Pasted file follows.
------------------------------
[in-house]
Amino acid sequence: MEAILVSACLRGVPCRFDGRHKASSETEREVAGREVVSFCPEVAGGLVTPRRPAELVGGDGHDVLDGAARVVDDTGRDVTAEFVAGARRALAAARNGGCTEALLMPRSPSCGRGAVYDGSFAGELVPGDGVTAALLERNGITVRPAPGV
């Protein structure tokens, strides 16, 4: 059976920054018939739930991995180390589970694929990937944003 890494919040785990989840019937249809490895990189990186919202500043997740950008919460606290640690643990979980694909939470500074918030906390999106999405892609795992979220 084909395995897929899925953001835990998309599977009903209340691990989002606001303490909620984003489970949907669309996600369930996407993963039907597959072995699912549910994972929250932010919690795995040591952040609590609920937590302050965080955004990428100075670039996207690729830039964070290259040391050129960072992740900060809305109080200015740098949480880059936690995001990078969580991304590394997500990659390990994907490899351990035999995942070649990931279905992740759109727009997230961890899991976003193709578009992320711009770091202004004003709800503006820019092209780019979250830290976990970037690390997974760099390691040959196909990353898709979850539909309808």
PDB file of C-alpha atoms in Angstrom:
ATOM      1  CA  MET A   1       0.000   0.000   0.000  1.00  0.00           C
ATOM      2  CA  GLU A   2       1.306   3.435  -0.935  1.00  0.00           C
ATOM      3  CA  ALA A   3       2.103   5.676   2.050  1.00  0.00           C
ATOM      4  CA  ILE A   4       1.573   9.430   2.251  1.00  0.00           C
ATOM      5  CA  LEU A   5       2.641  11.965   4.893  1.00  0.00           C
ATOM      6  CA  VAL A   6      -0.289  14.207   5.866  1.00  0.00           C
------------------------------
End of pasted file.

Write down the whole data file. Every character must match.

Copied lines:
[in-house]
Amino acid sequence: MEAILVSACLRGVPCRFDGRHKASSETEREVAGREVVSFCPEVAGGLVTPRRPAELVGGDGHDVLDGAARVVDDTGRDVTAEFVAGARRALAAARNGGCTEALLMPRSPSCGRGAVYDGSFAGELVPGDGVTAALLERNGITVRPAPGV
């Protein structure tokens, strides 16, 4: 059976920054018939739930991995180390589970694929990937944003 890494919040785990989840019937249809490895990189990186919202500043997740950008919460606290640690643990979980694909939470500074918030906390999106999405892609795992979220 084909395995897929899925953001835990998309599977009903209340691990989002606001303490909620984003489970949907669309996600369930996407993963039907597959072995699912549910994972929250932010919690795995040591952040609590609920937590302050965080955004990428100075670039996207690729830039964070290259040391050129960072992740900060809305109080200015740098949480880059936690995001990078969580991304590394997500990659390990994907490899351990035999995942070649990931279905992740759109727009997230961890899991976003193709578009992320711009770091202004004003709800503006820019092209780019979250830290976990970037690390997974760099390691040959196909990353898709979850539909309808």
PDB file of C-alpha atoms in Angstrom:
ATOM      1  CA  MET A   1       0.000   0.000   0.000  1.00  0.00           C
ATOM      2  CA  GLU A   2       1.306   3.435  -0.935  1.00  0.00           C
ATOM      3  CA  ALA A   3       2.103   5.676   2.050  1.00  0.00           C
ATOM      4  CA  ILE A   4       1.573   9.430   2.251  1.00  0.00           C
ATOM      5  CA  LEU A   5       2.641  11.965   4.893  1.00  0.00           C
ATOM      6  CA  VAL A   6      -0.289  14.207   5.866  1.00  0.00           C